Best Idea Wins button

Prime Time in Ottawa 2017

For a blow by blow feel for this year’s Prime Time in Ottawa, check out my Storify of the top tweets.  Yes, a lot of them were from me, Cynthia Lynch and Marcia Douglas but not out of favouritism on behalf of fellow wonks but we three do tend to be the most consistent tweeters at a conference.

Here’s a little overview thought on the conference.

No matter what the programming is, Prime Time in Ottawa is still a must attend event for the networking if you’re in the business of film and television or are a digital media producer who works with film and television producers.  There are official and unofficial networking events, meetings, coffees, lunches and serendipity.  Both mornings I sat myself at a back table so that I would not distract people with the bright light of my laptop screen during sessions.  Random people sat down at my table and I had the most interesting conversations.  I highly recommend it rather than travelling in a pod of co-workers.

As for the programming, there was a good mix of traditional panels (Exports, Selling to the U.S., Merchandising and Licensing) and more current panels (Financing Digital First Production, Mobile Rising, VR).  The IdeaBlast’s were all technology related and some of them were quite interesting.   I particularly enjoyed Kevin Keane of Brainsights, a company that measures brain activity in response to advertising and entertainment programming.  He had some fascinating insights to offer on how different demographics react to content themes and why.

There were recurring themes from the panels.  There wasn’t a big difference between the Mobile Rising panel and the Digital First panel so they did bring up a number of the same issues.  What was interesting was when those same issues were echoed in other panels.  Things to keep in mind:

  • Think about the content that you want to create and then decide the length that you need for it and the platform(s) where it can find its audience.
  • Understand your audience. Research, research, research.  This is relevant for all audiences whether through Canadian broadcasters, digital platforms, U.S. services or international buyers.  It even came up in the Merchandising and Licensing panel.
  • Be flexible and learn to pivot quickly as new audiences and new platforms come out of nowhere with little warning. One key piece of advice was to get good at all the platforms because you can’t know which ones will be the most successful at any given time.  The VR panel talked about developing skills in VR storytelling now so that you will be ready when the market takes off.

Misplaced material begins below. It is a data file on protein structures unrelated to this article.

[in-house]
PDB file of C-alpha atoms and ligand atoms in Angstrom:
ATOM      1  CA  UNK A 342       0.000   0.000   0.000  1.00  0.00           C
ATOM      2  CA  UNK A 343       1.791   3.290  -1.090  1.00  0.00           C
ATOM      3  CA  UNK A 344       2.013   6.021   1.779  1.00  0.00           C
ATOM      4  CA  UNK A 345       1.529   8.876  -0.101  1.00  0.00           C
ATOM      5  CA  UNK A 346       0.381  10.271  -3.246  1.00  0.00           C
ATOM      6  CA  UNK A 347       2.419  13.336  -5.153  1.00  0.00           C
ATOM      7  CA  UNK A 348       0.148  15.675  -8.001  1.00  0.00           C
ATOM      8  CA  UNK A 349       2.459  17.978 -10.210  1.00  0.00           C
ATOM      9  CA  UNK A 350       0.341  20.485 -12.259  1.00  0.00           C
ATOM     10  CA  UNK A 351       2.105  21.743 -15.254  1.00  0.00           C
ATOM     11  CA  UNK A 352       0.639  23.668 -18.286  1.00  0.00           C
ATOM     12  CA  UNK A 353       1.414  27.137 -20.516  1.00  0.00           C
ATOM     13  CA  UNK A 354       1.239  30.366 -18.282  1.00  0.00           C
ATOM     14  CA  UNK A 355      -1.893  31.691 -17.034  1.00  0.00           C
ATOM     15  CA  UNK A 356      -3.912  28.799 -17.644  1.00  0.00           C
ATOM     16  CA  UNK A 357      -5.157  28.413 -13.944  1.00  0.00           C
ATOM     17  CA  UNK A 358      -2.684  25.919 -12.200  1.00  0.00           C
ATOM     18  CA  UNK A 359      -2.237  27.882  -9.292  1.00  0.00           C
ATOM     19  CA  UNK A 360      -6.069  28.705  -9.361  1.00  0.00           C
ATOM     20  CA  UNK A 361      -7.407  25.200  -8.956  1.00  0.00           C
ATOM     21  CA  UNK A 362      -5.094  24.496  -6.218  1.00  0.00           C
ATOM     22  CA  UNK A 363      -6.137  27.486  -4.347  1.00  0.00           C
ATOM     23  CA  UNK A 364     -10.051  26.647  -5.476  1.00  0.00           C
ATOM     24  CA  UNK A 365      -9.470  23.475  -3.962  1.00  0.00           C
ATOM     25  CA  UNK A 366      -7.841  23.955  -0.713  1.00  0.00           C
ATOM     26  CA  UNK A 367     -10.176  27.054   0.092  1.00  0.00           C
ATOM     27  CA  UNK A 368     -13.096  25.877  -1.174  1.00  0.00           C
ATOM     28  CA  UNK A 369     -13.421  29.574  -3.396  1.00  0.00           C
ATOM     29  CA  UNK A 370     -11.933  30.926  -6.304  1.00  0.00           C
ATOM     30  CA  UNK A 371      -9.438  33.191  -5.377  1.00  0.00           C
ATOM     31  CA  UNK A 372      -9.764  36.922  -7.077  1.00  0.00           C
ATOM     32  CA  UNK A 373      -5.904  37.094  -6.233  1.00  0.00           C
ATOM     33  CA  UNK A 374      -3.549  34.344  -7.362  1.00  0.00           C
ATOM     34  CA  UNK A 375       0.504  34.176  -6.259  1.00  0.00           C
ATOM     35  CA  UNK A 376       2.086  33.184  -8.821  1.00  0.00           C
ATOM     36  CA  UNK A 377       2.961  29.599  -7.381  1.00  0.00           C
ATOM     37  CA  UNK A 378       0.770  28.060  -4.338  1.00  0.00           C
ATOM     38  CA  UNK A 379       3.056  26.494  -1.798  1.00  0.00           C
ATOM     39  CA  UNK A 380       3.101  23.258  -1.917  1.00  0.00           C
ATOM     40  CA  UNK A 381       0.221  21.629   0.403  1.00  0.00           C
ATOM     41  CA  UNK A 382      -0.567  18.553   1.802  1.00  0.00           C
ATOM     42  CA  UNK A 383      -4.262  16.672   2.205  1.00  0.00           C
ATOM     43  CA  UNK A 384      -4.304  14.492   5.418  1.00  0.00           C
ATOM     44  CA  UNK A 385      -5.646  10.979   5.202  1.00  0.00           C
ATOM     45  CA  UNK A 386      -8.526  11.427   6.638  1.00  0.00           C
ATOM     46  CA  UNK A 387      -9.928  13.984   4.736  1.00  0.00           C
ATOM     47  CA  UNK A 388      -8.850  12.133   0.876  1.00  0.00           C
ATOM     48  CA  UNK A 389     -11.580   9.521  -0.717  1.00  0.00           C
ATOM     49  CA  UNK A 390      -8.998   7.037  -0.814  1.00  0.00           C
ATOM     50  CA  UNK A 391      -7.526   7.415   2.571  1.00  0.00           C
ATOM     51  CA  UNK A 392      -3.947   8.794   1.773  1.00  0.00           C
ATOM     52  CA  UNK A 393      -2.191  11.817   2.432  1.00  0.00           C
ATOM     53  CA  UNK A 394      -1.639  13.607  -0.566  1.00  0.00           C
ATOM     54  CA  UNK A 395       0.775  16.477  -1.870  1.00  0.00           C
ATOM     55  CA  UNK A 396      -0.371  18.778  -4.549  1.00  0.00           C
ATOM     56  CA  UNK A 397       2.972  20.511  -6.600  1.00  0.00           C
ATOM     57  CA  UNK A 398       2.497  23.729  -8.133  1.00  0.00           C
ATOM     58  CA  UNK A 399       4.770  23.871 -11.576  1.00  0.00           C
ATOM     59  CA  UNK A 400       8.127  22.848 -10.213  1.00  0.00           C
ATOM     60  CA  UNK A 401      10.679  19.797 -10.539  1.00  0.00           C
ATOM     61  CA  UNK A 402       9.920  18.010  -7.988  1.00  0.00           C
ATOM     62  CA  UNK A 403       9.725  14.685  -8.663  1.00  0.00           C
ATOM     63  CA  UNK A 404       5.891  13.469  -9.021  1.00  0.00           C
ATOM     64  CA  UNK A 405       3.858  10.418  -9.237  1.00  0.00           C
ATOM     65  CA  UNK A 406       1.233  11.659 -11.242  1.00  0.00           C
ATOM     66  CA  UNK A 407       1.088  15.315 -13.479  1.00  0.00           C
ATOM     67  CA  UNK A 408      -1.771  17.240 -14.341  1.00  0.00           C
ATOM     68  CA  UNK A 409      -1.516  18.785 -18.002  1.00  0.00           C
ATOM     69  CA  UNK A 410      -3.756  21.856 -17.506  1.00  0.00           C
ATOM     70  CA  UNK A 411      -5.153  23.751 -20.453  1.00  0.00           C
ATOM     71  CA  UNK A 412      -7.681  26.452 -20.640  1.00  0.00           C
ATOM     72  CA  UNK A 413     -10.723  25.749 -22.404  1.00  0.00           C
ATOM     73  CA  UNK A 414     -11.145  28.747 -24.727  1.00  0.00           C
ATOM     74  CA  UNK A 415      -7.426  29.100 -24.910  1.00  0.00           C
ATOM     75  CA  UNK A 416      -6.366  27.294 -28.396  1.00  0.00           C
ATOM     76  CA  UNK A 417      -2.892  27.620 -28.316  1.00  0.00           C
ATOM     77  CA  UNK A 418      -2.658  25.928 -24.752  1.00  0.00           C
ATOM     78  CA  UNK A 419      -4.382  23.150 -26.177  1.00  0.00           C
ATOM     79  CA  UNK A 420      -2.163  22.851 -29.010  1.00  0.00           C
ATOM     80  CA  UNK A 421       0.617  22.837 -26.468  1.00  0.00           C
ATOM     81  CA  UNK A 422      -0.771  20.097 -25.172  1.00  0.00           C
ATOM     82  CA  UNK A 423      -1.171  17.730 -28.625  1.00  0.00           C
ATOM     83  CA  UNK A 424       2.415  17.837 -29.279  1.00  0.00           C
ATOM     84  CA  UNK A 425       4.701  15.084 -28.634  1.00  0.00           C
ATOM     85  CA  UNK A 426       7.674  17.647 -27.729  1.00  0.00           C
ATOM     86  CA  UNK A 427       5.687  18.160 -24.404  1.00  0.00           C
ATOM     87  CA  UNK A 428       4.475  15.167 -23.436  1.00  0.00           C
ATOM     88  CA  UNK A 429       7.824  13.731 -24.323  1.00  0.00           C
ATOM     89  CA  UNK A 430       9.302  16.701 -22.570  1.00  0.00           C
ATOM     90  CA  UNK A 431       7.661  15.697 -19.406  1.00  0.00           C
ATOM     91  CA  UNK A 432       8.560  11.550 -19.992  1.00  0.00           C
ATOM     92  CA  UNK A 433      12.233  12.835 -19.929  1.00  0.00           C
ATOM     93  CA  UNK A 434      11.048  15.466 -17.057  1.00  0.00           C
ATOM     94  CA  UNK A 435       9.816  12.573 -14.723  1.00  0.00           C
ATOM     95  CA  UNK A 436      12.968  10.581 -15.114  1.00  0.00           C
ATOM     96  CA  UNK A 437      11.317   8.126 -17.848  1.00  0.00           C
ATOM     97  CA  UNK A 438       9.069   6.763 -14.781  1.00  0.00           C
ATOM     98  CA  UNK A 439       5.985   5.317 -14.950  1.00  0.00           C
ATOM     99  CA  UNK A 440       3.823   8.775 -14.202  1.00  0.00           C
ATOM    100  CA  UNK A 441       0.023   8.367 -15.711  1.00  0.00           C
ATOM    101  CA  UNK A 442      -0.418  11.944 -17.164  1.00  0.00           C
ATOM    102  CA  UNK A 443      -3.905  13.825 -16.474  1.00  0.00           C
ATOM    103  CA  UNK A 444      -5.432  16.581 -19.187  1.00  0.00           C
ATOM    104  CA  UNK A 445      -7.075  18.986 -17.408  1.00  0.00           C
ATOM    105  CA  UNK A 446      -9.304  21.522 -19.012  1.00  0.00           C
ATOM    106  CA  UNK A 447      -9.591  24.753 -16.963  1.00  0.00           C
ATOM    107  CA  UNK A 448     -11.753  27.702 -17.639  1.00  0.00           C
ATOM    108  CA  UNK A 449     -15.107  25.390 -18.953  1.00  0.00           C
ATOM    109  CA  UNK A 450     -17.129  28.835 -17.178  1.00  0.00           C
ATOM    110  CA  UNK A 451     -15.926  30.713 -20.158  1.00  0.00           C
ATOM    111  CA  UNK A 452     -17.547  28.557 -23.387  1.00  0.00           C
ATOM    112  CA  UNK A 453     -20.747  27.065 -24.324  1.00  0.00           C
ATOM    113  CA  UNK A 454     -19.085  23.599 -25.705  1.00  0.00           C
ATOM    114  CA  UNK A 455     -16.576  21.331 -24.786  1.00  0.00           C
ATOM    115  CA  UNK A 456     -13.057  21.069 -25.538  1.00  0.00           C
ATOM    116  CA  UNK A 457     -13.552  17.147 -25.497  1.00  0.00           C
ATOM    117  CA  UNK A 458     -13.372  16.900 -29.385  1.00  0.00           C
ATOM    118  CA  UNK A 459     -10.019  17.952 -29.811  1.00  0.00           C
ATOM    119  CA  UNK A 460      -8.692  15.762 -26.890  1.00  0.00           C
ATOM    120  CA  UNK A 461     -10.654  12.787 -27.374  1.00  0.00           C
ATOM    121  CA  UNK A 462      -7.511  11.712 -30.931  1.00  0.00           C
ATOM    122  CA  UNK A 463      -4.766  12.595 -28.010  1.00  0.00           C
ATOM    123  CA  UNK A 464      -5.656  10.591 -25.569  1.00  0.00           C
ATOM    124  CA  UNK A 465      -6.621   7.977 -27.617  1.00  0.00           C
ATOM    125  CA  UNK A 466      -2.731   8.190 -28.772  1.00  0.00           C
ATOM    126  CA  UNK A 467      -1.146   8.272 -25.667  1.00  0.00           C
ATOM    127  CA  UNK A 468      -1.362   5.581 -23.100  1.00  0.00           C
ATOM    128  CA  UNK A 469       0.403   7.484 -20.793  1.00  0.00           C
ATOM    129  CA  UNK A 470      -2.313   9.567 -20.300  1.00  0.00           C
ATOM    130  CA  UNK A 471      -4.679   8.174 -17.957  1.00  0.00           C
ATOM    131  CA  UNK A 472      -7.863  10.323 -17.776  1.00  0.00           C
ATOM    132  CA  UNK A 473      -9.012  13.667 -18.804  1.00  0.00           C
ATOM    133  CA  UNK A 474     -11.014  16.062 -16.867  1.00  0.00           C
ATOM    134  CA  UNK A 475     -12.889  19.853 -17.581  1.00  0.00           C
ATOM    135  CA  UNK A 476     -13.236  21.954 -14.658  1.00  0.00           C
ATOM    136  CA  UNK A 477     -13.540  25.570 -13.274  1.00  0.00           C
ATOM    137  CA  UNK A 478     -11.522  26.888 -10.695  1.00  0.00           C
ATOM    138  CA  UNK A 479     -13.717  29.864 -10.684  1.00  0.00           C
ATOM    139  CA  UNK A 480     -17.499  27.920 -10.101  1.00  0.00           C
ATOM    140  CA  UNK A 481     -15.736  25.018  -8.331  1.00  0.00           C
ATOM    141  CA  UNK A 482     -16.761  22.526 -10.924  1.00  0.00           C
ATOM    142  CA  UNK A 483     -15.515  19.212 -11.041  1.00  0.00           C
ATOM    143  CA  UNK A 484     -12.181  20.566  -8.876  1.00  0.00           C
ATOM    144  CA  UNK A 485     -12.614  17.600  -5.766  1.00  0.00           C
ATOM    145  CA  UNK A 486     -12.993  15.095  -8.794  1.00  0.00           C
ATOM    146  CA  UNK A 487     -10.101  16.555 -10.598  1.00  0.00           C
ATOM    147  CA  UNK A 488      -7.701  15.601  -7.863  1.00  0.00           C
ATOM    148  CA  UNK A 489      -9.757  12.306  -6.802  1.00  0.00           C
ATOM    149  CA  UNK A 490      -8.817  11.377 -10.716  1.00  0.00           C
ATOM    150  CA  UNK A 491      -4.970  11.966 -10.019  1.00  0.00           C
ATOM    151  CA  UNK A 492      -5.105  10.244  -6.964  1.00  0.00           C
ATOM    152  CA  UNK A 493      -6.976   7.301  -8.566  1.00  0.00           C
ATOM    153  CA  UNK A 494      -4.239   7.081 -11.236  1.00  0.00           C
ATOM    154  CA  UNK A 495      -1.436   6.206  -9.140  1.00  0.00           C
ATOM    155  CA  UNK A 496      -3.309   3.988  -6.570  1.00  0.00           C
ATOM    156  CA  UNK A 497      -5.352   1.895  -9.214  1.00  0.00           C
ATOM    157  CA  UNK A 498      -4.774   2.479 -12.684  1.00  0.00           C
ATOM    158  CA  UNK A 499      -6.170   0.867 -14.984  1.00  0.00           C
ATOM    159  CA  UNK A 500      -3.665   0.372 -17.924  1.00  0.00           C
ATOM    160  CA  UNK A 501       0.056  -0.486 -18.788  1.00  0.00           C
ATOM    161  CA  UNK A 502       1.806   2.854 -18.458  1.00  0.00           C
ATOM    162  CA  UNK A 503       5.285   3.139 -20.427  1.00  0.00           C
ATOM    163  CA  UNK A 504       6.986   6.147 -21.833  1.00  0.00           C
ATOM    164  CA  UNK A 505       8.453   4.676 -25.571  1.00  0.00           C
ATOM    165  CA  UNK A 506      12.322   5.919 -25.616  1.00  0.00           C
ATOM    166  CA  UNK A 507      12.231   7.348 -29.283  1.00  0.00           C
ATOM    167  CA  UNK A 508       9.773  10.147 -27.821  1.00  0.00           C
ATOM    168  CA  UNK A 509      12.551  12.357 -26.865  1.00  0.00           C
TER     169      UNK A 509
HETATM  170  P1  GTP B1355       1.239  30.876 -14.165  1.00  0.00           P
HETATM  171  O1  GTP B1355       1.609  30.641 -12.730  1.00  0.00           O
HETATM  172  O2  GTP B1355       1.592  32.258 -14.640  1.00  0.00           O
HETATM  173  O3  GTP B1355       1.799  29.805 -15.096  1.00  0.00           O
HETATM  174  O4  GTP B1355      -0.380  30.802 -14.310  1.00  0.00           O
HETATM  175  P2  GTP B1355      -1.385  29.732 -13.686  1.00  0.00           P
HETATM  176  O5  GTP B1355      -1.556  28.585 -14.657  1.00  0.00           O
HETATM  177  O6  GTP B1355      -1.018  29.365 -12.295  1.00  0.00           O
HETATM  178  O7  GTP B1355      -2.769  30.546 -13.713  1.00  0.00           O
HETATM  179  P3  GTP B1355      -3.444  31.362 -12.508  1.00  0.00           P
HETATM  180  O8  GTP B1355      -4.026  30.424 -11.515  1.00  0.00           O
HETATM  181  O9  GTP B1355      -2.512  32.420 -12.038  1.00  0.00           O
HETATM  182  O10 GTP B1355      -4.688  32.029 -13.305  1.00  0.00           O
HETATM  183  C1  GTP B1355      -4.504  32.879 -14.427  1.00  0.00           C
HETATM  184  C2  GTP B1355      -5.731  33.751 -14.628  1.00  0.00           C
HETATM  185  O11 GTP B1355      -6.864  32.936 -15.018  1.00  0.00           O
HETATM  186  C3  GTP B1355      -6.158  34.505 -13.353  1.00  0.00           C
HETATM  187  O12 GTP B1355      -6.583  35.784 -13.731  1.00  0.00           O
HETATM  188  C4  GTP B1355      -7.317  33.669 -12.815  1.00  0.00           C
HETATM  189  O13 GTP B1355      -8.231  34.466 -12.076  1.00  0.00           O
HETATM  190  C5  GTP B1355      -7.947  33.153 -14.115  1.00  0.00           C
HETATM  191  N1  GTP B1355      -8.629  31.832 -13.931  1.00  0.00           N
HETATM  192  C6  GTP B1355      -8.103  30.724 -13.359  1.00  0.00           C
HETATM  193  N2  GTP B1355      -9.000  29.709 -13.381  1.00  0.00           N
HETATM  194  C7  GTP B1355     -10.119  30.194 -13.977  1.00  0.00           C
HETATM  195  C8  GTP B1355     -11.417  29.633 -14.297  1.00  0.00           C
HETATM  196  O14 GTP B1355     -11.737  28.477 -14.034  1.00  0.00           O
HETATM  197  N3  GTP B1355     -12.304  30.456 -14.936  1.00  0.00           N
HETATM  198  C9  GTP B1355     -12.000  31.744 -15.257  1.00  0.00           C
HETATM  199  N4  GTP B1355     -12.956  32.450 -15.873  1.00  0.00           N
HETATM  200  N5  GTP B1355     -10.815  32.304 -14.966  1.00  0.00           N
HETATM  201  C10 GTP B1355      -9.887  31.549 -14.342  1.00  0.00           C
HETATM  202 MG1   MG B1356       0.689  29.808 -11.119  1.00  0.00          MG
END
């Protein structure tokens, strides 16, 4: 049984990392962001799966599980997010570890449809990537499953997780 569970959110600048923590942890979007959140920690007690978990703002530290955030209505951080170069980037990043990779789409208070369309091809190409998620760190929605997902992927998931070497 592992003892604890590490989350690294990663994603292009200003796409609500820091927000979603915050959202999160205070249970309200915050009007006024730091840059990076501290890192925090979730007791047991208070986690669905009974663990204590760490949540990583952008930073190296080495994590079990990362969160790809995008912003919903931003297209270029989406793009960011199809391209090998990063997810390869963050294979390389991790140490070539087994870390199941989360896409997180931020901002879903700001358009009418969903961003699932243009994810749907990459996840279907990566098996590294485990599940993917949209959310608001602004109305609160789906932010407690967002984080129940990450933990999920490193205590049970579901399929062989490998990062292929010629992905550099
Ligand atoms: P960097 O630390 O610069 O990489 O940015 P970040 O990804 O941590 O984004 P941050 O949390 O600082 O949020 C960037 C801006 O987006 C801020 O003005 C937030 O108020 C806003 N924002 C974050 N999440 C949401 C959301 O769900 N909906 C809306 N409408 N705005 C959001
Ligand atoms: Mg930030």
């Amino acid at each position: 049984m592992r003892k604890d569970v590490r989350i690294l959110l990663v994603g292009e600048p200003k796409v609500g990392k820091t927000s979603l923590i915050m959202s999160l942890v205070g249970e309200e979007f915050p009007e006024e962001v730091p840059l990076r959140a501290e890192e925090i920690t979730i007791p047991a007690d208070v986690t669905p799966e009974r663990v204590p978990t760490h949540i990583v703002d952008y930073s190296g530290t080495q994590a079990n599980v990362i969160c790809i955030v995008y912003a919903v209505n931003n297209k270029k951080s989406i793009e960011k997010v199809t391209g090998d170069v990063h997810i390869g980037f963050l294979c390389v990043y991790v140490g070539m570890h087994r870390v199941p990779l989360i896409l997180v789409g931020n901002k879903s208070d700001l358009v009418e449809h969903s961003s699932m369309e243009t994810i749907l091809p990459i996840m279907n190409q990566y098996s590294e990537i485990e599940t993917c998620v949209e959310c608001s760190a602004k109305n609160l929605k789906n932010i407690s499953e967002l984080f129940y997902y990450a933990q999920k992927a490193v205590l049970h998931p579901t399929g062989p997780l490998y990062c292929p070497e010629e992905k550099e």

Now, if you’re a policy wonk you may be interested in these themes:

  • The need to do something to create gender balance in production, provided it doesn’t just help white women.
  • What can we or should we be doing to help reconciliation with Canada’s indigenous peoples. Reynolds Mastin, CEO of the CMPA suggested an Indigenous Film Office and Jesse Wente suggested that we as an industry need to help indigenous people tell their own stories (which I think means being more active than just funding an Indigenous Film Office).
  • And of course the recurring (and will keep recurring until a solution is found for the growing shortfall from the regulated system) call to require all the participants in the broadcasting eco-system to contribute to the creation of Canadian programming (i.e. OTT and ISPs too).

In all, I would say that the vibe was hopeful.  Some years it has been downright suicidal but I think more producers are experimenting with new content forms, distribution methods and business models and finding some success.  There is a lot of production and a lot of great Canadian programming on TV, at least right now.

So, another successful Prime Time in Ottawa.  Next year will be January 31 – Feb 2, 2018.

The CIPFs and Digital Media

In my last post I went over the ‘permissions’ and ‘requirements’ of the CRTC’s new regulatory framework for Certified Independent Production Funds (“CIPFs”).  Since then you have heard a lot about the decision to reduce eligibility for Canadian productions from 8 points to 6 points. However, there is another issue that has been quietly bubbling away and now is generating a great deal of concern.

First, a little context.  In CRTC 2010-833, the CRTC amended the existing regulatory framework for CIPFs to formally allow CIPFs to fund digital media associated with television programming and to allow funding of standalone digital media provided that it was limited by a cap of 10% of the revenues received by a CIPF from a BDU.